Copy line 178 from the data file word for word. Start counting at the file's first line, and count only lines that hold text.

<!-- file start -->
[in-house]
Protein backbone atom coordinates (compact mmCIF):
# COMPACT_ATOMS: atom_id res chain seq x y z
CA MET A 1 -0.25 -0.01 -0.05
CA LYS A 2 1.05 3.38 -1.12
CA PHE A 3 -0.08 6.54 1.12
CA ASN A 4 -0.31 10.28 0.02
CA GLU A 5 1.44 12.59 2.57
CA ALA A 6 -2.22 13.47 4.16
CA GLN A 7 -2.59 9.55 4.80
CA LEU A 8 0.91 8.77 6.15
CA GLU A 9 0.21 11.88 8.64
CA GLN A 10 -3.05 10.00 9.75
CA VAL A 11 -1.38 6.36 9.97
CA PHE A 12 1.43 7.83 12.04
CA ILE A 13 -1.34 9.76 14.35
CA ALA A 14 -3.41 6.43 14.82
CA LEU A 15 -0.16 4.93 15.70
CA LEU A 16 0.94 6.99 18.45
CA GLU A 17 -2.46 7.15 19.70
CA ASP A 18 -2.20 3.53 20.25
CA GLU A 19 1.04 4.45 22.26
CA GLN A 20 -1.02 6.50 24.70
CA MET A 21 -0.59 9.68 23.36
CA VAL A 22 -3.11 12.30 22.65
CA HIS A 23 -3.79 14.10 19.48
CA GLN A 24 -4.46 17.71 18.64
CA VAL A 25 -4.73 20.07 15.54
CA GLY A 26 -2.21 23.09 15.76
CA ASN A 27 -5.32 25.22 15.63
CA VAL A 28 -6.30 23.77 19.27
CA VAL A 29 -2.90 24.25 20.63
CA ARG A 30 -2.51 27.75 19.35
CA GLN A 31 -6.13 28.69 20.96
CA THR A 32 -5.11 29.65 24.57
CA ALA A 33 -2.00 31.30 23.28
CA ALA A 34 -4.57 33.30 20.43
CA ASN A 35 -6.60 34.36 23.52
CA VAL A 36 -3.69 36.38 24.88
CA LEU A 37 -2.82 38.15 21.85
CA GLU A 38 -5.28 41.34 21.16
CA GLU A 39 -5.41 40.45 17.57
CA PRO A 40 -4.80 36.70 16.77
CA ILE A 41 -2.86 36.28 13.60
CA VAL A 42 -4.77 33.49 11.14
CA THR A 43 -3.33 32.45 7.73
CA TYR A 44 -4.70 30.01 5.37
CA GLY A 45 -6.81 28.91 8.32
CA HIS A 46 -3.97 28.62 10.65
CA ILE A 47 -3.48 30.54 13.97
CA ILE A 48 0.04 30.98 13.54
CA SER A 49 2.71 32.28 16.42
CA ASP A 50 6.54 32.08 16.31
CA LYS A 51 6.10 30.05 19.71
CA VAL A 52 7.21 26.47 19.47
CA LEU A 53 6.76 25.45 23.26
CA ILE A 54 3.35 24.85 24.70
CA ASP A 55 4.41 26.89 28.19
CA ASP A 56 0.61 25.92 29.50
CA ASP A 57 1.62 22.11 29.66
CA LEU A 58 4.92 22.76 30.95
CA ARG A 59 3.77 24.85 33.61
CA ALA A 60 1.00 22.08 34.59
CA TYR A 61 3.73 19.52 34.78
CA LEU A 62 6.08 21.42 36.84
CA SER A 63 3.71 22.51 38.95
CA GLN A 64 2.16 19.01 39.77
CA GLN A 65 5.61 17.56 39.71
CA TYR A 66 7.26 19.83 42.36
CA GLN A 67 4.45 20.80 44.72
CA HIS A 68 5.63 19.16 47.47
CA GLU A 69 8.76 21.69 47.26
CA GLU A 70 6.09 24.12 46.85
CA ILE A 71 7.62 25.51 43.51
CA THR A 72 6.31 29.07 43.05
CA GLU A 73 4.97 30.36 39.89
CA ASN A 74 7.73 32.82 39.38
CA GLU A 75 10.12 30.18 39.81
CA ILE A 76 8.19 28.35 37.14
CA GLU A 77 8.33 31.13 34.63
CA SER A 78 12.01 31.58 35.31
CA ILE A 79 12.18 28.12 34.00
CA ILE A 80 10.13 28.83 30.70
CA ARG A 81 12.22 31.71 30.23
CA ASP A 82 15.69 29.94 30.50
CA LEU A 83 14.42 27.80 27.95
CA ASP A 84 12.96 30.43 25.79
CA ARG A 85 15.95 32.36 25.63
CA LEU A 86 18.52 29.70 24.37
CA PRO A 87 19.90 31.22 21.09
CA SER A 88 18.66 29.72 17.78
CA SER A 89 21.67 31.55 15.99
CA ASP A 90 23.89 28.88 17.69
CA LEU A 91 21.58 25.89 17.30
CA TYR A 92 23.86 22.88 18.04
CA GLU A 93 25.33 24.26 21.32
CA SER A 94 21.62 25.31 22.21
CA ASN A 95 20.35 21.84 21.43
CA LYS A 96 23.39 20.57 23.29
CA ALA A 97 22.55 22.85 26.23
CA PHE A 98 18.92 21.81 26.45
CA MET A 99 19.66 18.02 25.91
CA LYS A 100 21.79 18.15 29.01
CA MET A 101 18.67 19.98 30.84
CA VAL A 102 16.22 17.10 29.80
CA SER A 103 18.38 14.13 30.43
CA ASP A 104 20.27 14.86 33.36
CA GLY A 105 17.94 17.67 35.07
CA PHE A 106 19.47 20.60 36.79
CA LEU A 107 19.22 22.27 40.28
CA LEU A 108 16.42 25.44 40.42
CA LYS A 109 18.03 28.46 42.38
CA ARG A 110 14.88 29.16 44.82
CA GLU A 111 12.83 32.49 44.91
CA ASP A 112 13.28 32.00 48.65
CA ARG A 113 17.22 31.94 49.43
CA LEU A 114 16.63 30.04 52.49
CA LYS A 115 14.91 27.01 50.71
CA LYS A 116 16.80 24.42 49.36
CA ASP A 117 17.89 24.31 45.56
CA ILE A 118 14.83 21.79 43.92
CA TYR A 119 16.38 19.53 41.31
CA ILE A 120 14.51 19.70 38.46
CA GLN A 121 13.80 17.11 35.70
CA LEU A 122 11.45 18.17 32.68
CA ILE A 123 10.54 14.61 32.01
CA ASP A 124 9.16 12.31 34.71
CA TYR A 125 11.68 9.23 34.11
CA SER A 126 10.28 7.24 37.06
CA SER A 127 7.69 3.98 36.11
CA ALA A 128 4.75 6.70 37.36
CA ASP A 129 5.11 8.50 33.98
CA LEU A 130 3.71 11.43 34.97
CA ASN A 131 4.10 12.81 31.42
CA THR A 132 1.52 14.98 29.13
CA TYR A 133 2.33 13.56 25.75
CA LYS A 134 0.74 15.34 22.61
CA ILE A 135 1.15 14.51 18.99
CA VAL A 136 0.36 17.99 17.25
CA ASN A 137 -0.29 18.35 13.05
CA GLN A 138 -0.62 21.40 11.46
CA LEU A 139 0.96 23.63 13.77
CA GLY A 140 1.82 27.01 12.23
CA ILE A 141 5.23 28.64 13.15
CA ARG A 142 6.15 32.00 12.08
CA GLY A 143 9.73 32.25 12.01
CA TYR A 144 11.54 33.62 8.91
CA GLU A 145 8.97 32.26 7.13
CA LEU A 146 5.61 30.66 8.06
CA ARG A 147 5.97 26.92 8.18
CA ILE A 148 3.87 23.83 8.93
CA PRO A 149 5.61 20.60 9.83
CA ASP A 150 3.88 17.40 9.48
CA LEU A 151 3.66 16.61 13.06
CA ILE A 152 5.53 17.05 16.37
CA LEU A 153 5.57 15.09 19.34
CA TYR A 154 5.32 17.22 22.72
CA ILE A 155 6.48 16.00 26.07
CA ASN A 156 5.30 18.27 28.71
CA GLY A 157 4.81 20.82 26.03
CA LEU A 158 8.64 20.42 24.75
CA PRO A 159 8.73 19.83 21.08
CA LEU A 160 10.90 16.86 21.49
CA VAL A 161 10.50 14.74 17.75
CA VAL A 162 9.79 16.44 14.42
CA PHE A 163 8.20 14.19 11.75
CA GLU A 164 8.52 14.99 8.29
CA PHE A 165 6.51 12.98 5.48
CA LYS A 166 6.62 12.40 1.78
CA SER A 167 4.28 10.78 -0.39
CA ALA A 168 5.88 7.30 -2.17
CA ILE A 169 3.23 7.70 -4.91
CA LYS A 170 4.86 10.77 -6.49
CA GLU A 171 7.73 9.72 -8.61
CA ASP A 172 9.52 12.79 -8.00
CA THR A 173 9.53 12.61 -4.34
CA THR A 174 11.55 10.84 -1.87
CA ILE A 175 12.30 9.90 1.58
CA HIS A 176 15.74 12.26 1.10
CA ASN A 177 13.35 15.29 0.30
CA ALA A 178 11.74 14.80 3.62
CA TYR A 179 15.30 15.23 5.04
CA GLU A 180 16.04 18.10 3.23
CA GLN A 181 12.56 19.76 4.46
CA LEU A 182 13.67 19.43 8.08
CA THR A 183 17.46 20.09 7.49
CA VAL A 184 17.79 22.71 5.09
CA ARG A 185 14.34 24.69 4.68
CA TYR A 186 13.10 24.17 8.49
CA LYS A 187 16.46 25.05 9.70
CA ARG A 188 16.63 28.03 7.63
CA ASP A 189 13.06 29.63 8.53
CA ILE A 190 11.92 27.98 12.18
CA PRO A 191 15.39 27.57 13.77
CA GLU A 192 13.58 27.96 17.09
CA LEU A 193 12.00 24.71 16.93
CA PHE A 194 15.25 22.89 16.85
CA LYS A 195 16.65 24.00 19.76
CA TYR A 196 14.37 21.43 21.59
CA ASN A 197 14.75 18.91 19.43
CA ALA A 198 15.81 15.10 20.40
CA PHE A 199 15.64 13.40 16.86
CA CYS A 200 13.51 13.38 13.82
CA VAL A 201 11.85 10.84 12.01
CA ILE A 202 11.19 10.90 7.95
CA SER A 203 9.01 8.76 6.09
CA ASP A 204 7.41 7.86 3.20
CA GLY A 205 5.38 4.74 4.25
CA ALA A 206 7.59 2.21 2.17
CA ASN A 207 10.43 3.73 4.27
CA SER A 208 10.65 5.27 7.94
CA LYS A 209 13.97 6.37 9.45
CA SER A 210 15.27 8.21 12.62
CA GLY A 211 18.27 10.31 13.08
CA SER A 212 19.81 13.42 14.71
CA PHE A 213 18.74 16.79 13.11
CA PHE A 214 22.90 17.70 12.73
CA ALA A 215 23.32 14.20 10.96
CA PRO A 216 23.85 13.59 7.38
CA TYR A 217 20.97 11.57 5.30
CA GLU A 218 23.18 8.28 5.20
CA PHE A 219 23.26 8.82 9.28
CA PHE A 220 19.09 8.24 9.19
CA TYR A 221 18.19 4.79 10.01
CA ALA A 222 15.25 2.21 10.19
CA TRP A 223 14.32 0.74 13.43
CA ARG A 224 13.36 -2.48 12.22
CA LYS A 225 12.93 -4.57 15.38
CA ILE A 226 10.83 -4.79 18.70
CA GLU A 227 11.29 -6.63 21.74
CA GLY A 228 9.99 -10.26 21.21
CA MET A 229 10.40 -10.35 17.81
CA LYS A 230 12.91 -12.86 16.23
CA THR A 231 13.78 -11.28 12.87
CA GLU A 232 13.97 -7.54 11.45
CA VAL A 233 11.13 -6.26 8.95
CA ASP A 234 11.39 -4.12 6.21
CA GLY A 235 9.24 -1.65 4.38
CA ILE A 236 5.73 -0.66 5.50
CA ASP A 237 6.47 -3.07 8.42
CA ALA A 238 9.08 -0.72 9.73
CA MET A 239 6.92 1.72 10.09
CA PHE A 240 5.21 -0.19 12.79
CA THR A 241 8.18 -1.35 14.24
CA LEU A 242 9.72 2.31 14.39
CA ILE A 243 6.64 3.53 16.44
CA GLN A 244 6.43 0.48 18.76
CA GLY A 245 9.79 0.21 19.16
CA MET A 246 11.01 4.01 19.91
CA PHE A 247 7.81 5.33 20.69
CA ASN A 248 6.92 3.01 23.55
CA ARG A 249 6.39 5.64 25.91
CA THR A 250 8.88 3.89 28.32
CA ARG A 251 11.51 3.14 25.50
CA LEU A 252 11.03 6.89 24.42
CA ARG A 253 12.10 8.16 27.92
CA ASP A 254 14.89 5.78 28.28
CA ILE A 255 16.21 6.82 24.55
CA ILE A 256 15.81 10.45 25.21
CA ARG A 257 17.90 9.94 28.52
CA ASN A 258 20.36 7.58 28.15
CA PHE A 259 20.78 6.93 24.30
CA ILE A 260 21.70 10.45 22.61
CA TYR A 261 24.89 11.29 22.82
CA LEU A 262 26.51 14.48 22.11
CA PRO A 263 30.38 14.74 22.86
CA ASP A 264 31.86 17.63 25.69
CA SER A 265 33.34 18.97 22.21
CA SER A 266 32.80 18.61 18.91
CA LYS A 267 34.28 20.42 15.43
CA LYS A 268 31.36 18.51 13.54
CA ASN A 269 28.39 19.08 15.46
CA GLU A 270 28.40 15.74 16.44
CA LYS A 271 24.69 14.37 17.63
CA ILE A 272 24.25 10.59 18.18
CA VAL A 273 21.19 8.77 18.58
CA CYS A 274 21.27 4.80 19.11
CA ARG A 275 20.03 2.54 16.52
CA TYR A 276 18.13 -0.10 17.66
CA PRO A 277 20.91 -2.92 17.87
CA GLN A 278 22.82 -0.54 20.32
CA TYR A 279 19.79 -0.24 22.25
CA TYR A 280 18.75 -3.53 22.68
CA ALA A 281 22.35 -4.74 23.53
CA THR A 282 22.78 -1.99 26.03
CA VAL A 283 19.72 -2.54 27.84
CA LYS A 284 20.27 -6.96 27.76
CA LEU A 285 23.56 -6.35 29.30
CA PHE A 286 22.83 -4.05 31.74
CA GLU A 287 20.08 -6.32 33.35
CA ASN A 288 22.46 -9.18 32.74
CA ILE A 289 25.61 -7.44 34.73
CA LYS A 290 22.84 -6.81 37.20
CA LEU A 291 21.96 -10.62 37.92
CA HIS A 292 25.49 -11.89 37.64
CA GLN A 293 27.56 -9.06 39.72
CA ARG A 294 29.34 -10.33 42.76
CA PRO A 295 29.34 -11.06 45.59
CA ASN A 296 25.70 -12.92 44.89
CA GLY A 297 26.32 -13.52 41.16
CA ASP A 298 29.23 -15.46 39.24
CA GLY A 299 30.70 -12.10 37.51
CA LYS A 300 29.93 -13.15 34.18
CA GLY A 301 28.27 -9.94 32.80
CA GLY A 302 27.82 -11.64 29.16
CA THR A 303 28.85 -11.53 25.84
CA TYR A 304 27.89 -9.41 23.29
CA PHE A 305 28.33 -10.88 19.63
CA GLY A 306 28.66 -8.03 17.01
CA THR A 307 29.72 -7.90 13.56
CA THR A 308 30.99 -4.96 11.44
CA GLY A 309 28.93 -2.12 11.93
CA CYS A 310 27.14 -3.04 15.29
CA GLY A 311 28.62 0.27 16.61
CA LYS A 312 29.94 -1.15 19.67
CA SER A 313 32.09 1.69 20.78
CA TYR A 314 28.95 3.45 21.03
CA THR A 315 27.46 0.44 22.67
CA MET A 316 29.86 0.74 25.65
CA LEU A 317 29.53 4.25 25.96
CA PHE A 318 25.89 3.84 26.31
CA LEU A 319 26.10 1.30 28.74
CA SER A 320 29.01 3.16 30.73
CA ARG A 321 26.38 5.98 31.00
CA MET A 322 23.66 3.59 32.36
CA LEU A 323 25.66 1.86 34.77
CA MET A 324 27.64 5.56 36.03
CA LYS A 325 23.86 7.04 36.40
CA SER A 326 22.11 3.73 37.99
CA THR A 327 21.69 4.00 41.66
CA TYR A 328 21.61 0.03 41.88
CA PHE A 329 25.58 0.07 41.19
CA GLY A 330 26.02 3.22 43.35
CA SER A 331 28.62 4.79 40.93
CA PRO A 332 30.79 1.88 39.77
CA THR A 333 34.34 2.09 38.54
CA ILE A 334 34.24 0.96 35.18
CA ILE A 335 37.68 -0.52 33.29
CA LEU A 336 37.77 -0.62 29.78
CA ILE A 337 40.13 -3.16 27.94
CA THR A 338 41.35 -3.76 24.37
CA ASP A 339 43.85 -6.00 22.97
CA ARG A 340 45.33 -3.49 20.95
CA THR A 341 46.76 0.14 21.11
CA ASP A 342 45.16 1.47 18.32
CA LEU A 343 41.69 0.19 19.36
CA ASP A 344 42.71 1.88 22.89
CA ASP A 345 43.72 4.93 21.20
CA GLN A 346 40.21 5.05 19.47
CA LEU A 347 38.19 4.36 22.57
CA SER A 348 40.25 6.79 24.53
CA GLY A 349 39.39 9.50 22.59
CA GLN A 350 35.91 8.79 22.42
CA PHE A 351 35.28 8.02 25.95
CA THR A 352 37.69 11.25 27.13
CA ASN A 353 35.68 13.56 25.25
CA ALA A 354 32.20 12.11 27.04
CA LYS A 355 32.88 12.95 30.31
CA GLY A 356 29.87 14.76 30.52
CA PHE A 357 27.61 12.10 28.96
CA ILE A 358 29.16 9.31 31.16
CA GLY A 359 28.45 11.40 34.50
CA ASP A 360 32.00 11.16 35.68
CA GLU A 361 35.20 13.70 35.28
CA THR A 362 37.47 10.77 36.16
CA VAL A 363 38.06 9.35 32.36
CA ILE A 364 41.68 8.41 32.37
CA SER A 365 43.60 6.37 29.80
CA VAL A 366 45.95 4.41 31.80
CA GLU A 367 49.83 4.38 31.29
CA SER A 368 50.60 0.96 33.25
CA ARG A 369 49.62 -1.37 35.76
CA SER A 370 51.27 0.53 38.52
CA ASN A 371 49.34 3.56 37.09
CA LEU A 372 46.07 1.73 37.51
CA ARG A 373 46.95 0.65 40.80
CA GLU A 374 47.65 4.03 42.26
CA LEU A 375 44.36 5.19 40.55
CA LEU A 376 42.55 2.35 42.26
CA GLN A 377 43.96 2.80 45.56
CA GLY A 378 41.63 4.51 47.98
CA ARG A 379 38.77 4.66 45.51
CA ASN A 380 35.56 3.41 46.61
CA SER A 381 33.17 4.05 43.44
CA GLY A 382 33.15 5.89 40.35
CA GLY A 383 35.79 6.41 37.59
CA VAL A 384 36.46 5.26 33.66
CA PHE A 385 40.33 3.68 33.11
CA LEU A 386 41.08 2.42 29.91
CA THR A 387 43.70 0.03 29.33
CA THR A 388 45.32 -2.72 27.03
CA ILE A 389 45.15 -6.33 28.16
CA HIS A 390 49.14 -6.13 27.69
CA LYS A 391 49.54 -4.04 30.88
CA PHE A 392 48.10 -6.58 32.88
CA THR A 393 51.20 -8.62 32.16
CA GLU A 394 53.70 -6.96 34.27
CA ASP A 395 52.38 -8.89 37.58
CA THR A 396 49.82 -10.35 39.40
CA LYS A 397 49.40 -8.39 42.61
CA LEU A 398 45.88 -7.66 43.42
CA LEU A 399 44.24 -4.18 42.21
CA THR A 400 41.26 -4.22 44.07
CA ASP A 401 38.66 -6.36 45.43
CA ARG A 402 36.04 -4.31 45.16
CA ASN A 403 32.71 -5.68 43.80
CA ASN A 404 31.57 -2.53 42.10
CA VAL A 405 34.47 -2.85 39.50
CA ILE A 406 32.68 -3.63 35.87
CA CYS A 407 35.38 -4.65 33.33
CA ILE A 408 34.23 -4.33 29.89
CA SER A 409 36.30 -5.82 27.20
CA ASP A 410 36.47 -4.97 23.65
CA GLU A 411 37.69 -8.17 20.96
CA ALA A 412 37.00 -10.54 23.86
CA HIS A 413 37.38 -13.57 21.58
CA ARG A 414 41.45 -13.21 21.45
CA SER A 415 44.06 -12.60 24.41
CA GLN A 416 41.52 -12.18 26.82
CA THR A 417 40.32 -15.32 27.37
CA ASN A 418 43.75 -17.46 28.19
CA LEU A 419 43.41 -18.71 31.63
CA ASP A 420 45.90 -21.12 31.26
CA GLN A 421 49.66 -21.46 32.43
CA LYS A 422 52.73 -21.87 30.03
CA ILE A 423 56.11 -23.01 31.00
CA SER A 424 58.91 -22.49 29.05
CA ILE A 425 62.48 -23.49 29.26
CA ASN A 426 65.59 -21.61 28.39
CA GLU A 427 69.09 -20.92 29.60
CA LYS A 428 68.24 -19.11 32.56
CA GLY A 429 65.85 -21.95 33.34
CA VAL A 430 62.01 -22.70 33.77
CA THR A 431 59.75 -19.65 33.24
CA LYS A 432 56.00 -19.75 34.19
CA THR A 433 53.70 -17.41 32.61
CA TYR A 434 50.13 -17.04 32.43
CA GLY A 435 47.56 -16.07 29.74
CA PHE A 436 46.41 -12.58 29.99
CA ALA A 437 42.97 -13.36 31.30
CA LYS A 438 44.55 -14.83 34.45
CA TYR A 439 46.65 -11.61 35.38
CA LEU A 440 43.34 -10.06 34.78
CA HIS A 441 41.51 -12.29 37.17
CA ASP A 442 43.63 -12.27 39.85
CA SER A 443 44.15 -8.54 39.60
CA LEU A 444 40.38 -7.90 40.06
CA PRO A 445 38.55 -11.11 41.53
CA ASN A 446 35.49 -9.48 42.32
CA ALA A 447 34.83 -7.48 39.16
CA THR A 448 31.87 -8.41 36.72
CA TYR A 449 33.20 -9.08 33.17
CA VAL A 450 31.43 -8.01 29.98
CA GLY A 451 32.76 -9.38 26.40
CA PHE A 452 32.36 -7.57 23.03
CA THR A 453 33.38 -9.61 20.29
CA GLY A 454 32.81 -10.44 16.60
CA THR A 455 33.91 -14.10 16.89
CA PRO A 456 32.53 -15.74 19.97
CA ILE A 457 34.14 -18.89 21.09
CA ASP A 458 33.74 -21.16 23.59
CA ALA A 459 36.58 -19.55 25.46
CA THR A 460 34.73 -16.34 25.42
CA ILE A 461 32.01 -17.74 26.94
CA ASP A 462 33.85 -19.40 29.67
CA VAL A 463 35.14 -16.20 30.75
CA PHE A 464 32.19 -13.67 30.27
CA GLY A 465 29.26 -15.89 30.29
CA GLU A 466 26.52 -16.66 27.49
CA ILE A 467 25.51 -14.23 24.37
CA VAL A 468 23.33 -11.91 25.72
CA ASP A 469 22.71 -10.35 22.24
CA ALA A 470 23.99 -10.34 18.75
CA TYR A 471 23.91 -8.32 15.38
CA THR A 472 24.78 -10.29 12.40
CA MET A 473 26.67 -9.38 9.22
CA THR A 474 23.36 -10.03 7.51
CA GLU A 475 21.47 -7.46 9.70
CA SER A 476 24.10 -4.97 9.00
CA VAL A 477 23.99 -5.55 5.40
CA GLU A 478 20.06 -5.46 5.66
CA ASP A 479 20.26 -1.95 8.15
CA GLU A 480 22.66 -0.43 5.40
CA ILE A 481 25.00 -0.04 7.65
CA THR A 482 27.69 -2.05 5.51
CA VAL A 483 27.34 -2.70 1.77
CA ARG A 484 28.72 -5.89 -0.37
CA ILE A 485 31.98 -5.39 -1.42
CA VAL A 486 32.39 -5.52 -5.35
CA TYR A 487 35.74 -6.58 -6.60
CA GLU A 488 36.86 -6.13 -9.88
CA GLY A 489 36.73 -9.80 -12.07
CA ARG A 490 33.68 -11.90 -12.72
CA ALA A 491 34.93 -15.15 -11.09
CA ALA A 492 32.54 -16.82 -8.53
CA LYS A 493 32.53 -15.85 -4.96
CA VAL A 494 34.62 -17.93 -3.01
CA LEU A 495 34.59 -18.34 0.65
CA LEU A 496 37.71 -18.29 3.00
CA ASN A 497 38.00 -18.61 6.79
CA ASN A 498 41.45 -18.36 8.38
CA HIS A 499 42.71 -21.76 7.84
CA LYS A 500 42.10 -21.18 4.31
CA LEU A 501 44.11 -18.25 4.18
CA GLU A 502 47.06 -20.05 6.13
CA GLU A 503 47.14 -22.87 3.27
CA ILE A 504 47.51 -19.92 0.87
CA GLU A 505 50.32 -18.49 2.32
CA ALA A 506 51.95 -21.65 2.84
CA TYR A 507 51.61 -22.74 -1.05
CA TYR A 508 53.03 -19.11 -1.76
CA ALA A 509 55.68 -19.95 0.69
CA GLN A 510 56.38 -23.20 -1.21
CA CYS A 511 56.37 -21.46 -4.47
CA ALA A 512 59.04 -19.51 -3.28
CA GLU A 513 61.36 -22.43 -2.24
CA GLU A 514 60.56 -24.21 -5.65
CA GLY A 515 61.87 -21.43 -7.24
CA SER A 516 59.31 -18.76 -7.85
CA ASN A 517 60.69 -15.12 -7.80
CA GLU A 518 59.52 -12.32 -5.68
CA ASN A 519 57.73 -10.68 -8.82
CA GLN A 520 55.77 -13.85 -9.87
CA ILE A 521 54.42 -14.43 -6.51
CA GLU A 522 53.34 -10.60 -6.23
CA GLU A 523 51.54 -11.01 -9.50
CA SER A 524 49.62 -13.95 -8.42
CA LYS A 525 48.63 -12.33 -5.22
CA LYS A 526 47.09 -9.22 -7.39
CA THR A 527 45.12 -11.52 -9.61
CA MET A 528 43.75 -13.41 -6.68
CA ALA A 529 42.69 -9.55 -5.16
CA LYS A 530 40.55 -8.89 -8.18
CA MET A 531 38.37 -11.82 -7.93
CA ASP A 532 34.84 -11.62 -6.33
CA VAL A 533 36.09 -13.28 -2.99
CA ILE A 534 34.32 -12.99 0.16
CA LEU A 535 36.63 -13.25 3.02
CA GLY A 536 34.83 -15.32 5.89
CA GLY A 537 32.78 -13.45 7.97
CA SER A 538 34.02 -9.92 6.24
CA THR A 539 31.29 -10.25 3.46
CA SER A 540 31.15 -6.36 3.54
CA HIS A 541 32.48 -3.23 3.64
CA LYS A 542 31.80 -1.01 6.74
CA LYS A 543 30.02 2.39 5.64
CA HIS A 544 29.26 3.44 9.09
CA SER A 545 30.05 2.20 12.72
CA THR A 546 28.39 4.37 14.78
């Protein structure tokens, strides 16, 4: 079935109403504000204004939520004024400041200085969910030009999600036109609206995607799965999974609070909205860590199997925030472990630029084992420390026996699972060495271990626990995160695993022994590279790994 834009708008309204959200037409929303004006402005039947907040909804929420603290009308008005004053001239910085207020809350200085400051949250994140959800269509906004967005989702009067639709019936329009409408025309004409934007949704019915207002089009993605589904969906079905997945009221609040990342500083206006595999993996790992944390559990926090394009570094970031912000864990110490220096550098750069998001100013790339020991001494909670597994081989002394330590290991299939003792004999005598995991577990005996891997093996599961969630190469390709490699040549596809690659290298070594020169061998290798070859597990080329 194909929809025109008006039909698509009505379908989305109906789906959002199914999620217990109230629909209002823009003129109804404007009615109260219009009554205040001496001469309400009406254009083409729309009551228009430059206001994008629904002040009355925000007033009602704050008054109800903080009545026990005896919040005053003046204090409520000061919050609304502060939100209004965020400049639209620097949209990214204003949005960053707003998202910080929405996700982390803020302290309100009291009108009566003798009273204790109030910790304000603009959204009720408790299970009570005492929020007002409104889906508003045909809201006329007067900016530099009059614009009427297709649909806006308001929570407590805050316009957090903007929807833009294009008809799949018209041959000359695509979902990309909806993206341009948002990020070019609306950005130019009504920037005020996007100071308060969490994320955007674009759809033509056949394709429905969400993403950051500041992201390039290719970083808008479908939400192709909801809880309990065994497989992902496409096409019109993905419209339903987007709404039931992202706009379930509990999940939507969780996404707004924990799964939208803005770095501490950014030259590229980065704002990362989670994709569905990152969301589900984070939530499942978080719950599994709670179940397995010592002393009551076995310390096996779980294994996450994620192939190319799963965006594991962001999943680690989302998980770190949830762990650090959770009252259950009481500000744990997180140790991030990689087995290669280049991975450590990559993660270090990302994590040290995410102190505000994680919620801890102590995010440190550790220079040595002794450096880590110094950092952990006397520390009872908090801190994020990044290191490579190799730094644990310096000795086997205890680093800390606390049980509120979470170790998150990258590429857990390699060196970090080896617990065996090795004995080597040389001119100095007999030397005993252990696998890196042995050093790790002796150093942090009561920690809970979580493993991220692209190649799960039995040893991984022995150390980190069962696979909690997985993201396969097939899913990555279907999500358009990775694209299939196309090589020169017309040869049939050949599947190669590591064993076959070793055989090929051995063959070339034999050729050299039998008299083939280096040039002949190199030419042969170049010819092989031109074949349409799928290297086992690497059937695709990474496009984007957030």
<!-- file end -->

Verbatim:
CA ILE A 175 12.30 9.90 1.58